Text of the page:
Showfields raises $9M for a more flexible approach to brick-and-mortar retail
Showfields, which helps online brands move into offline, brick-and-mortar retail, is announcing that it has raised $9 million in seed funding.
“Our thesis was simple: Make the process of becoming physical as easy as becoming digital,” co-founder and CEO Tal Zvi Nathanel told me.
I’ve written about other companies, like Bulletin, promising a more flexible approach to real-world retail. But one of the things that’s impressive about Showfields is the sheer size of its flagship space — Nathanel said the company has signed a lease for 14,000 square feet in New York City’s NoHo neighborhood.
When I visited the Showfields store last week, only the first floor was open, but it’s already home to a number of brands, ranging from mattress company Boll & Branch, to fitness company Cityrow, to toothbrush company Quip.
Each brand gets their own separate, dedicated space. For example, in the Cityrow space, I got to sit down and try out the rowing machine, while the Quip area had a mock-up bathroom sink to display the toothbrushes.
“This space is about [the brand], not about Showfields,” Nathanel said. “We really look at ourselves as a stage.”
He added that brands can sign-up online to create a pop-up store, providing input while Showfields designs and builds the space. The brand also decides which goods to sell in the store, and which ones to highlight via a touchscreen display. And they can choose whether to have a dedicated staff member, or to share staff with neighboring brands.
Nathanel said the spaces can be designed around different goals — one brand might focus on driving sales, while another might simply want to grow consumer awareness. In each case, Showfields will also provide data so they can see how the space is performing.
The brands pay Showfields a monthly fee, with a minimum four-month commitment. Nathanel emphasized that Showfields doesn’t make any money on the product sales, which he said allows the company to offer a more “curated” and “customer-centric experience.”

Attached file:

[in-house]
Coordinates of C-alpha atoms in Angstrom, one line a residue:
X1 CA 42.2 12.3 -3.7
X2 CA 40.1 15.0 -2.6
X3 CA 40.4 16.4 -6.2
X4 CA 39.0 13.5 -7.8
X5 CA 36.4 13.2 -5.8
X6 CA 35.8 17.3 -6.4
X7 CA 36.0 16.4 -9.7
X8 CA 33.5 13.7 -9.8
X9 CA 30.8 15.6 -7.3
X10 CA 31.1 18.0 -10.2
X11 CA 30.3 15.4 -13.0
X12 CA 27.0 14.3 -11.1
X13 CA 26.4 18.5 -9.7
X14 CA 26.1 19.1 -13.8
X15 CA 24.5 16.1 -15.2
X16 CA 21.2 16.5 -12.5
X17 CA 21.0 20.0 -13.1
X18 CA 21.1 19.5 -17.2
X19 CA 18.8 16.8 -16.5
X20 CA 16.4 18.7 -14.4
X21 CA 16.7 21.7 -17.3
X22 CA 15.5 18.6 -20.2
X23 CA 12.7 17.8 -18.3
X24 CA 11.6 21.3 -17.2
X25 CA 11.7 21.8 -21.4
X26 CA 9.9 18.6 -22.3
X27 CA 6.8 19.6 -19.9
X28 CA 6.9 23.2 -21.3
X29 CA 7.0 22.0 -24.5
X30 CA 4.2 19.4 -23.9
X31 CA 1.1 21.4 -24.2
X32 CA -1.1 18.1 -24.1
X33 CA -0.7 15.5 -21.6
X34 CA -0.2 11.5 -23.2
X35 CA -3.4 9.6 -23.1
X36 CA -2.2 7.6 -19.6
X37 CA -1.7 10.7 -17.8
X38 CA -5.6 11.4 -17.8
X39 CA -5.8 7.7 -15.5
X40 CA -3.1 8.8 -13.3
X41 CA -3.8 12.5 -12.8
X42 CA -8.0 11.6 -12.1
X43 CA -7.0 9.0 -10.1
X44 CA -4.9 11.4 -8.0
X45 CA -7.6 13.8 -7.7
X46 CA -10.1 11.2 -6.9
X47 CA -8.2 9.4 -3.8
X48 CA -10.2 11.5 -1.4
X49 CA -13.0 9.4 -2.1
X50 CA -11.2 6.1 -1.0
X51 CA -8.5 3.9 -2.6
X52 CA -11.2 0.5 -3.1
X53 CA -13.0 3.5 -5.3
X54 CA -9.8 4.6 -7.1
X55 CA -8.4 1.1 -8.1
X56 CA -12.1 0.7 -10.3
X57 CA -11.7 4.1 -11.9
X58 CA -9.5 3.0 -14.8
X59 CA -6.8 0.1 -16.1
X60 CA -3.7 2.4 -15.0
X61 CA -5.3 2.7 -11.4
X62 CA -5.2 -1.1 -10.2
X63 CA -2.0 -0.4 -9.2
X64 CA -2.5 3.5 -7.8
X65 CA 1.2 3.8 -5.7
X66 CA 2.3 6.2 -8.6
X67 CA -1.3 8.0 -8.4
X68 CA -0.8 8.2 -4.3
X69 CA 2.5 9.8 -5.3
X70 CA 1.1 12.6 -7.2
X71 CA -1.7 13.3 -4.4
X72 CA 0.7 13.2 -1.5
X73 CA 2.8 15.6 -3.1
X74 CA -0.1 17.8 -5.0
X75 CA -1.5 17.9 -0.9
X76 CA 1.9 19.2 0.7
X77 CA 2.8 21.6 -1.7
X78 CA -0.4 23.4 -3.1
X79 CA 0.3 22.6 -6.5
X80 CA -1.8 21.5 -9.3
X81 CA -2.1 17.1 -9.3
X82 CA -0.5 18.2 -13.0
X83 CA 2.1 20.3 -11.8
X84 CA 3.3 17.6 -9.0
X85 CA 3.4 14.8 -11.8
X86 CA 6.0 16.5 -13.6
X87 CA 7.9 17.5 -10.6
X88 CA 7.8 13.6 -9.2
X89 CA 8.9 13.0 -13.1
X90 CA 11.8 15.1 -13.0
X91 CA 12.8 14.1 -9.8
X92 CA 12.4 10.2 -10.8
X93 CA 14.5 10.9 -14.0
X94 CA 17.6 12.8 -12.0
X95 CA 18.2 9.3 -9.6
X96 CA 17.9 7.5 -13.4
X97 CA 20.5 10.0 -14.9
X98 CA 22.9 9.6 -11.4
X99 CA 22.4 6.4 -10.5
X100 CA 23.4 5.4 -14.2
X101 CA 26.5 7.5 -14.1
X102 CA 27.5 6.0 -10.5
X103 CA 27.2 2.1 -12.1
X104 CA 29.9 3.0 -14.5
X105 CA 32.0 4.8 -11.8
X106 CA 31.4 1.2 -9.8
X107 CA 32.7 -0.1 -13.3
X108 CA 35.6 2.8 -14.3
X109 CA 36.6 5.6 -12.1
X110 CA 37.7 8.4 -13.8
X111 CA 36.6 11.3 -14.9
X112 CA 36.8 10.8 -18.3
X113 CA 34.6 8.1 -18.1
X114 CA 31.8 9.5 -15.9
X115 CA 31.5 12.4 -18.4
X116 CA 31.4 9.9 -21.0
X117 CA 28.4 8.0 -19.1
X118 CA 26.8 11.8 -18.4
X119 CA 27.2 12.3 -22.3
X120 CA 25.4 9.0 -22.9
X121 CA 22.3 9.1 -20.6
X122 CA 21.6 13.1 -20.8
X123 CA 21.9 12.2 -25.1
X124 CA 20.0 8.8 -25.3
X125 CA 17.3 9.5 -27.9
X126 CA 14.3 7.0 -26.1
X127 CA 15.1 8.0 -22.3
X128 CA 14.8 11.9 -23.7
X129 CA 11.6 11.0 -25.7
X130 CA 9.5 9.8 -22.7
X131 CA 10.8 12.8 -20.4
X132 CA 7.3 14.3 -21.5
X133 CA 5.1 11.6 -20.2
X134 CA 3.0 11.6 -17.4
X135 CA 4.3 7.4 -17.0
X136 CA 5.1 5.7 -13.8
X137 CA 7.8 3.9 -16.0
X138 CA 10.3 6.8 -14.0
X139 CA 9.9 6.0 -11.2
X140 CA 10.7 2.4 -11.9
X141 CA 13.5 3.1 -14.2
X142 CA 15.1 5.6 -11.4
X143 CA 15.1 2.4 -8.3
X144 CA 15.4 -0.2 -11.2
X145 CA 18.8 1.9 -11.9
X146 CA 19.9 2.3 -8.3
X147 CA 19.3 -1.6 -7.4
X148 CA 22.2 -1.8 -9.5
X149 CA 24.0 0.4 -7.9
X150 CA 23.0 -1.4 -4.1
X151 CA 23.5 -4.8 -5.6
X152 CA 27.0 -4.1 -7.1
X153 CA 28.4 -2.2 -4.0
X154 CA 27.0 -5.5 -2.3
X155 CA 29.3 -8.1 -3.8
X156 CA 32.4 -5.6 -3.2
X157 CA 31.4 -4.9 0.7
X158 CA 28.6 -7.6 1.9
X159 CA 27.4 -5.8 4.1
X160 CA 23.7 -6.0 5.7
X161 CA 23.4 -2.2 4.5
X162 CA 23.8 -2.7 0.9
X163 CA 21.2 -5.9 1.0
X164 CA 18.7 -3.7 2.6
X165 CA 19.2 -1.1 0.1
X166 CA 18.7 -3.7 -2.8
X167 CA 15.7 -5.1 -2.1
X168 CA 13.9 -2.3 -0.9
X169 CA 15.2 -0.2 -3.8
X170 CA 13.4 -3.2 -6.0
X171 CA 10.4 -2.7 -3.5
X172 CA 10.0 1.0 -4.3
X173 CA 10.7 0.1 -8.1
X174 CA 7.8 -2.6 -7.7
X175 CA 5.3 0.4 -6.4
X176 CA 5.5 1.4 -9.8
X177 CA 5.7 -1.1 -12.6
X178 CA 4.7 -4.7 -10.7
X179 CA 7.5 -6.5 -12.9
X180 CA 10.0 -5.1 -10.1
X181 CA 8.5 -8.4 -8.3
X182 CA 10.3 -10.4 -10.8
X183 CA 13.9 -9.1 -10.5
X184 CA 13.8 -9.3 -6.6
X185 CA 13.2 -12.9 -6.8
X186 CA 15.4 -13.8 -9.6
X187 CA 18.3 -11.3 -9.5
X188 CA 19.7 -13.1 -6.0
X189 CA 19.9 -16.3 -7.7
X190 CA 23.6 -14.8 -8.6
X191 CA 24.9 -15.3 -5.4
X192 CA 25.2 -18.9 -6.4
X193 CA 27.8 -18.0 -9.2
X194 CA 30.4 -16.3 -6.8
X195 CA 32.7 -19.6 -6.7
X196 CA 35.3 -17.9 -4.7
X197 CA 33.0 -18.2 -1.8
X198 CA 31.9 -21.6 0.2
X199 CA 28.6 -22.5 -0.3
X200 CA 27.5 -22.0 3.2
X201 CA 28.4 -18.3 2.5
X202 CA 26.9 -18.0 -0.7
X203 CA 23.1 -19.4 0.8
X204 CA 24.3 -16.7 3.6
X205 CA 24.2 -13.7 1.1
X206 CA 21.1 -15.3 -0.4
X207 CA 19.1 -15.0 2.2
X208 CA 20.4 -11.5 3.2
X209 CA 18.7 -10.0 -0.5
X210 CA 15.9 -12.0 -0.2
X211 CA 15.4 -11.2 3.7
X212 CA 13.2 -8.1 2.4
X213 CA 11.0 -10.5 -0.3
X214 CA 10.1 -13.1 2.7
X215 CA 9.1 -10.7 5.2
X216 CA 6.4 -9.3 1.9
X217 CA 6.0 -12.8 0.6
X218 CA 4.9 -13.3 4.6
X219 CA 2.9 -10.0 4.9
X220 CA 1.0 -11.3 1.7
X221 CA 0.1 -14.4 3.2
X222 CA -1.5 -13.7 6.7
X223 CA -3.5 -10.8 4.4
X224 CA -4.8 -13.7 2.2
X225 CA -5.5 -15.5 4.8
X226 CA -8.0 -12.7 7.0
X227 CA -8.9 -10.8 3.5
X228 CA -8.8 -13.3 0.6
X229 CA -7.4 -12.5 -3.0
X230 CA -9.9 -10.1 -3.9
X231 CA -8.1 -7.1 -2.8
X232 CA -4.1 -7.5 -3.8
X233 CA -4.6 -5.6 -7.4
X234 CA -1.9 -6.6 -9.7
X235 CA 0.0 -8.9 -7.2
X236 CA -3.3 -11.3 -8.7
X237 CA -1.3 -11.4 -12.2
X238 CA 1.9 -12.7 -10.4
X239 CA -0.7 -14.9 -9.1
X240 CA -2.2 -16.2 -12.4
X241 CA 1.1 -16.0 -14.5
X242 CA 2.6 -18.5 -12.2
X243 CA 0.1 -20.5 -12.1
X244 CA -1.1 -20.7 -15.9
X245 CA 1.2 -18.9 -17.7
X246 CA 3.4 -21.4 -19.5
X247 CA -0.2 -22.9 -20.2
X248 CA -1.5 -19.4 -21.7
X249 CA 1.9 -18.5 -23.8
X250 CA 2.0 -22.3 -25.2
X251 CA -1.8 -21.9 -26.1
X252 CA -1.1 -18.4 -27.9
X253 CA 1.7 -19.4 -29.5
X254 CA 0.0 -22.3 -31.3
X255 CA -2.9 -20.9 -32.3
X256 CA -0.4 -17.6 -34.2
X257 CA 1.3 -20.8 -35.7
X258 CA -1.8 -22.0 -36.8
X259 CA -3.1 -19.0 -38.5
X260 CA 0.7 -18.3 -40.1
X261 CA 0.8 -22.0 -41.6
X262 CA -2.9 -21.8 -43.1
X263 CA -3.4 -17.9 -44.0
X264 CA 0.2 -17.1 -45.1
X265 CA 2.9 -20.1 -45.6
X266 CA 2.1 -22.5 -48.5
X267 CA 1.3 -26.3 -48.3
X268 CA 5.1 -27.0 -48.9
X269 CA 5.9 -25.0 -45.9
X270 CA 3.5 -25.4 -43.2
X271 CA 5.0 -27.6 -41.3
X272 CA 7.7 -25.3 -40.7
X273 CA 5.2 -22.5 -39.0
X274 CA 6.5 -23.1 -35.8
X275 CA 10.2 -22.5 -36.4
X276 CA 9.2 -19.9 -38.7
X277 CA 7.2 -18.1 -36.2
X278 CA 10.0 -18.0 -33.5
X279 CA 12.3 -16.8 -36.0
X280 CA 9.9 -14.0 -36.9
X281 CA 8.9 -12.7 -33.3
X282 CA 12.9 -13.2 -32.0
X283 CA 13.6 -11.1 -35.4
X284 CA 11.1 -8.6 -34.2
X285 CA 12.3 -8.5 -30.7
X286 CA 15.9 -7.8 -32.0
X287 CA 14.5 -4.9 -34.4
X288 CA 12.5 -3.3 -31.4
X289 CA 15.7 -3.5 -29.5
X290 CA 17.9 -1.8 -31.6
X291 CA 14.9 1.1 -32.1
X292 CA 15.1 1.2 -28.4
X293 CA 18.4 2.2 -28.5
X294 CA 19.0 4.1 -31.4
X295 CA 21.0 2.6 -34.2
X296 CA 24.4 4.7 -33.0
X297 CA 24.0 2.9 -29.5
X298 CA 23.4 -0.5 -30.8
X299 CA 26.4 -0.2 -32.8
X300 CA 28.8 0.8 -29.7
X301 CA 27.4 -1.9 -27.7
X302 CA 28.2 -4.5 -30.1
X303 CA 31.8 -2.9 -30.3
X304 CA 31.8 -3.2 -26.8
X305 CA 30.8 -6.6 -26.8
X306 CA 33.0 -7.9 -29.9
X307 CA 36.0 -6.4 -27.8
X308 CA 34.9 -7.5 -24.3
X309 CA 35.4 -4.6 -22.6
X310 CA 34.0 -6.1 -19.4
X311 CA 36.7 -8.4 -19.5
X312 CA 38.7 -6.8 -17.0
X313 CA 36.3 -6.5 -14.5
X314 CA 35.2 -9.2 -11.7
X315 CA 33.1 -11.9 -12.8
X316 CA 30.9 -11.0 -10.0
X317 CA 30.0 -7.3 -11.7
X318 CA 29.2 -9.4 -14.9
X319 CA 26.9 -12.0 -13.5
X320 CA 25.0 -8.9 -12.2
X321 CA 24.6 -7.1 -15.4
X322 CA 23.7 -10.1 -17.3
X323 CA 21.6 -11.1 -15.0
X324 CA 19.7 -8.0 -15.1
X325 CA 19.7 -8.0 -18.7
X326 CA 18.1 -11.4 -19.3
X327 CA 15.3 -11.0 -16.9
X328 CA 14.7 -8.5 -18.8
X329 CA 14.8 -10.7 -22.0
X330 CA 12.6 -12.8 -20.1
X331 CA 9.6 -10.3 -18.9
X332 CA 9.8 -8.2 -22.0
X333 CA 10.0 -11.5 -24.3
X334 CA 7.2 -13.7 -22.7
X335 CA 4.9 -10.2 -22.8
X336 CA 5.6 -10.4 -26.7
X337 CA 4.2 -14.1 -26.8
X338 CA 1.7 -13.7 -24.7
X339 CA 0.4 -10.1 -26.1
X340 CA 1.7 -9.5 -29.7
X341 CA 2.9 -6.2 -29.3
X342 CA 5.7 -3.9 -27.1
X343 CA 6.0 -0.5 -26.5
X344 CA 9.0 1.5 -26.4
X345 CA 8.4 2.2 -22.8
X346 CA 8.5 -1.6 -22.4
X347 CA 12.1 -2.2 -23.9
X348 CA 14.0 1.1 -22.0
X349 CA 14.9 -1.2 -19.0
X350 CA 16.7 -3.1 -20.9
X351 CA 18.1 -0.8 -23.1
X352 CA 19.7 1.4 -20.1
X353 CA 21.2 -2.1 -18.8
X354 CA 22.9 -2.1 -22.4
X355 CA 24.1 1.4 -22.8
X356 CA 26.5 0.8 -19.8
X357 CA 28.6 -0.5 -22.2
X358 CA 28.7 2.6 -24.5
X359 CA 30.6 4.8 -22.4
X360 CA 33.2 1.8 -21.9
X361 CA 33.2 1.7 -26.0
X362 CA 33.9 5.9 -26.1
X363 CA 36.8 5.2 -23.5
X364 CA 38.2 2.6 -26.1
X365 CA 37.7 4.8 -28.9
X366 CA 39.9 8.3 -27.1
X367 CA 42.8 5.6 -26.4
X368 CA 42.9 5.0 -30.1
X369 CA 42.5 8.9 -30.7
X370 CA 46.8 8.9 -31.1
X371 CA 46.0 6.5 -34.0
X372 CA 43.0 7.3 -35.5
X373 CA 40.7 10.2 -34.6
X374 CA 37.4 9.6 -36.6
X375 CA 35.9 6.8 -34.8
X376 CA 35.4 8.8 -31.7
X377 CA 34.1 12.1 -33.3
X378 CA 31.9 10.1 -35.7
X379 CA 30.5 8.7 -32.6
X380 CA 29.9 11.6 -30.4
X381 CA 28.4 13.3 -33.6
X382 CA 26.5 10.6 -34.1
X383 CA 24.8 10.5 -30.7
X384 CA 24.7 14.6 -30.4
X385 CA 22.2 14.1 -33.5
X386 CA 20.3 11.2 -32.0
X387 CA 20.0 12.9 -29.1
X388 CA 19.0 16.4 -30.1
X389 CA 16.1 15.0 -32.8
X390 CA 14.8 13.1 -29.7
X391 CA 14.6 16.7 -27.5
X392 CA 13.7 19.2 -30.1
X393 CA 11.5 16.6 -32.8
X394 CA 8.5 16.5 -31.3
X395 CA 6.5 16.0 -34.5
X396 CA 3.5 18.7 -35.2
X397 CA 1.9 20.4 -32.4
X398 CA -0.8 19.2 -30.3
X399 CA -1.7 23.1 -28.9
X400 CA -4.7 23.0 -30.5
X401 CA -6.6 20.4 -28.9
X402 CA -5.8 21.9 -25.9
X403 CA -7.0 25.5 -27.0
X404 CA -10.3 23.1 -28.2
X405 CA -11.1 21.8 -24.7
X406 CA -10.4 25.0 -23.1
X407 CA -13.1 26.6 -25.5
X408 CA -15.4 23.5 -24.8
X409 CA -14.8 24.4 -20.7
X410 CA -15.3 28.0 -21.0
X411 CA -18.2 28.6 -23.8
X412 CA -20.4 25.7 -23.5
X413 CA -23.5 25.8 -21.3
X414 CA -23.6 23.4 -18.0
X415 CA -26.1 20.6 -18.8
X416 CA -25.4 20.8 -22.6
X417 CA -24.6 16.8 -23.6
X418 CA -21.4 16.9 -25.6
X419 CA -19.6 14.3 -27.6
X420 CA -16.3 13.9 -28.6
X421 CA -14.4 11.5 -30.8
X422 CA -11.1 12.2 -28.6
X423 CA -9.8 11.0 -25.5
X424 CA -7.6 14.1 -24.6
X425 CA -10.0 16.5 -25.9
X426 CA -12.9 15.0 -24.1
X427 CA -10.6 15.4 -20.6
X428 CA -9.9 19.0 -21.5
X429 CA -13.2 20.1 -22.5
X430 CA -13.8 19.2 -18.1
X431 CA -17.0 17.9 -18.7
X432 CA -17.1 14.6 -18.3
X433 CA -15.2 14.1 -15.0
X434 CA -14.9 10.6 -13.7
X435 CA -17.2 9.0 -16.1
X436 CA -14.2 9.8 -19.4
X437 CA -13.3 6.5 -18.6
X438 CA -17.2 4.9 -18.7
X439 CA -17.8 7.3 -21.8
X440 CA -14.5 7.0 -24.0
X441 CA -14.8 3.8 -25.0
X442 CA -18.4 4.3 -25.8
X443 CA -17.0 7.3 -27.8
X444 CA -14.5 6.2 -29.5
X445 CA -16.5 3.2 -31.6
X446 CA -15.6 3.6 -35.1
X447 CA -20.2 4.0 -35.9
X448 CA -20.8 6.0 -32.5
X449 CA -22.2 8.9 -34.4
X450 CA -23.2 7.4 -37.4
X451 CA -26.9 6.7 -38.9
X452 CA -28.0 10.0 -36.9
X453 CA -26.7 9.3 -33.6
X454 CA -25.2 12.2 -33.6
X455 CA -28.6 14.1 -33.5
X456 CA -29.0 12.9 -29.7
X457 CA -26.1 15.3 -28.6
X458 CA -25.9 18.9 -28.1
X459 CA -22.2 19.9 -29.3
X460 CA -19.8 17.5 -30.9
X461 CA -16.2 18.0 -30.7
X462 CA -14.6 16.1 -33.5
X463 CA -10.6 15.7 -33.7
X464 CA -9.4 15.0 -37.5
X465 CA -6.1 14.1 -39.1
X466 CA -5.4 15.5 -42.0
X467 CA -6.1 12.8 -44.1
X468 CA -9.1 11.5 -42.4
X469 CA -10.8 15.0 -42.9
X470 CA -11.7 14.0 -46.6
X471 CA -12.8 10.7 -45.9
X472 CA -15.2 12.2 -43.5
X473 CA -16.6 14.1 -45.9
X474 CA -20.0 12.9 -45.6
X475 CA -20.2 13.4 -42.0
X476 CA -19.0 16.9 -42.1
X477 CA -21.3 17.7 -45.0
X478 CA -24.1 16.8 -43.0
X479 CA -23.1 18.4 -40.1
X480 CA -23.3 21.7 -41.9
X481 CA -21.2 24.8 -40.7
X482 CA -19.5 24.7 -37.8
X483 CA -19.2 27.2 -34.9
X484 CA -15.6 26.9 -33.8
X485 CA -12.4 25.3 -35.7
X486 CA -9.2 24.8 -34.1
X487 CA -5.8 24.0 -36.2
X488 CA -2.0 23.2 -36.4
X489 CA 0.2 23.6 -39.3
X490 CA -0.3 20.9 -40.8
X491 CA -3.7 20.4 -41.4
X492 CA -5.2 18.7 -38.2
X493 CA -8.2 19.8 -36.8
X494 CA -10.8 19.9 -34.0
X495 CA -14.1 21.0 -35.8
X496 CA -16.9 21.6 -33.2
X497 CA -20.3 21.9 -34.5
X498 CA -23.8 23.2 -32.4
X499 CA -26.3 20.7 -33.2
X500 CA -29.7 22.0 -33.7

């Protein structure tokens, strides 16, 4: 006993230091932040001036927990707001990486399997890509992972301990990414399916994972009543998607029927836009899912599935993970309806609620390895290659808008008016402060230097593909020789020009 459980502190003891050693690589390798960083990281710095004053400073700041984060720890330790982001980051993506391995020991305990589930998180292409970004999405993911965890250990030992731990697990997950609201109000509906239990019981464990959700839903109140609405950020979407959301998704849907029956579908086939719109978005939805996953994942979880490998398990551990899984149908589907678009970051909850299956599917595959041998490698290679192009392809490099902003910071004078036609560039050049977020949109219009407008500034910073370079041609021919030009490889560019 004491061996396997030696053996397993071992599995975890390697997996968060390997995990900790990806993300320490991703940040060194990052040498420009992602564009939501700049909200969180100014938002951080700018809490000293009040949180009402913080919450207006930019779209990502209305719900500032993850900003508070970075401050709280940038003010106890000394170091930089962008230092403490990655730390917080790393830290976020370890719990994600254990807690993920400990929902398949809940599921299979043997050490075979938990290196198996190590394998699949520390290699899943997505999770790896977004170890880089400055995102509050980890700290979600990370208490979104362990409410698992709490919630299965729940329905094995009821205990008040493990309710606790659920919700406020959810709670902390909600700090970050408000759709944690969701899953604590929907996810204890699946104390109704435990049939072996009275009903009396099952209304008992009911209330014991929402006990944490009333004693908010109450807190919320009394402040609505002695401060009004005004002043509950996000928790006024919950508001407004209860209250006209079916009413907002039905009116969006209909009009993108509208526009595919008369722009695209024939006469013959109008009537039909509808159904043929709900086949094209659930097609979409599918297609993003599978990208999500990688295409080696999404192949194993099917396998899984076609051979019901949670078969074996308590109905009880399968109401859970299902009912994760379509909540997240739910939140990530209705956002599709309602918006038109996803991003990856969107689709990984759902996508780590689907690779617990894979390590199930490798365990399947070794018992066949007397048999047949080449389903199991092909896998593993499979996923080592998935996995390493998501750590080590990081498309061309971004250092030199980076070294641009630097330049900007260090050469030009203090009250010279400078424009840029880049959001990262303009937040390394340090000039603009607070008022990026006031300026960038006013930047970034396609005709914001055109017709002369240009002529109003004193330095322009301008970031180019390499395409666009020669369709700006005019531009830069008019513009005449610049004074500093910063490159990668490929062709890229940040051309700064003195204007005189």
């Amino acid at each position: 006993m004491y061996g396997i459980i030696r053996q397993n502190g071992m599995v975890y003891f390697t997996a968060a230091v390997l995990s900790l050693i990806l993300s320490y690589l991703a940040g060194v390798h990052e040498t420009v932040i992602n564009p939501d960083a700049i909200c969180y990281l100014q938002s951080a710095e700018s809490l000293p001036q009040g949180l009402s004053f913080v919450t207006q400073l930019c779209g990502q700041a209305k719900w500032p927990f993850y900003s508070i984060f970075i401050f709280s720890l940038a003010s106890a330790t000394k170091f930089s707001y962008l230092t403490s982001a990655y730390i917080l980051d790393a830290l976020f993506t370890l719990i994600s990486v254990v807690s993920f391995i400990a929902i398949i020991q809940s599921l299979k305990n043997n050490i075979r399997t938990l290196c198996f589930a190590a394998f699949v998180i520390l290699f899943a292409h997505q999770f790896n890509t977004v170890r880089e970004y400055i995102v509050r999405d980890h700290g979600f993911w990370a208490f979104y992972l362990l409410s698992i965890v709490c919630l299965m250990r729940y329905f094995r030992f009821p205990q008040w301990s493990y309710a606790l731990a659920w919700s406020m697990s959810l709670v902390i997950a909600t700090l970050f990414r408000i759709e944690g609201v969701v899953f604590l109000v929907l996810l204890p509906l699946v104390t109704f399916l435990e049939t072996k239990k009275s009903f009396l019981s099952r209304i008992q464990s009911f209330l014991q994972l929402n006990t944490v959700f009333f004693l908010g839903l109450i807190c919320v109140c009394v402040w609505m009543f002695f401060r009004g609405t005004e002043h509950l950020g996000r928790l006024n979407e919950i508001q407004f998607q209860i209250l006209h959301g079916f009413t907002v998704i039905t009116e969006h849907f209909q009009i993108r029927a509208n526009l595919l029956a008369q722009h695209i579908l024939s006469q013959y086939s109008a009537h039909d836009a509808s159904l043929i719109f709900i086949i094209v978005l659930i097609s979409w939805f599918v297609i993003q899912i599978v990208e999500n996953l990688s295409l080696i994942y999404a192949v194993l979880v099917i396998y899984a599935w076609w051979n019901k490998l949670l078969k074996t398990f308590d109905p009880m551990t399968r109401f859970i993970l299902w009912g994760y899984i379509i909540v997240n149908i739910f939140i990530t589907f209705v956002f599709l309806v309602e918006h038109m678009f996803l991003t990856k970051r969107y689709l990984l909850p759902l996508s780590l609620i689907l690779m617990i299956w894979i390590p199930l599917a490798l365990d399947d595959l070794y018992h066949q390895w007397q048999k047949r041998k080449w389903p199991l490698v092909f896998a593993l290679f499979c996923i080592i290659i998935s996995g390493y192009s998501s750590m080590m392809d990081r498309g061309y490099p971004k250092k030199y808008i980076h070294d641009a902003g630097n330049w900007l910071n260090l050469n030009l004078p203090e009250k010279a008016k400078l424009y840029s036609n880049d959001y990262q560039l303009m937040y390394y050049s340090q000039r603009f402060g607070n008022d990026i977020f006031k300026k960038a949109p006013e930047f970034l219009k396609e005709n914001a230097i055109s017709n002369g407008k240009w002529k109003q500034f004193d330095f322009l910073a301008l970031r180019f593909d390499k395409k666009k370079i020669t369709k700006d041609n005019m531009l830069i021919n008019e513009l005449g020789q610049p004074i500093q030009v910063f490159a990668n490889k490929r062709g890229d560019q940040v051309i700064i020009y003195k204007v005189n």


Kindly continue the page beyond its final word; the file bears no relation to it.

Ultimately, Nathanel said the Showfields approach can also result in a more varied and dynamic retail environment (after all, Showfields bills itself as “the most interesting store in the world”). And naturally, he’s hoping to bring this to additional cities, though he declined to offer specifics, beyond saying, “Before the end of the year, we’re hoping to have more Showfields.”
The seed funding was led by Hanaco Ventures, with participation from SWaN & Legend Venture Partners, Rainfall Ventures, Communitas Capital and IMAX CEO Richard Gelfond.
In a statement, Hanaco general partner Lior Prosor predicted the rise of “experiential retail,” which will be “focused on doing everything that e-commerce cannot do well – enabling discovery, trial, and the use of all five senses to come to a purchasing decision.”
“We truly believe that by being consumer-centric at their core, [Showfields’] founding team and product will make them a category leader in this space,” Prosor said.
The death of retail is greatly exaggerated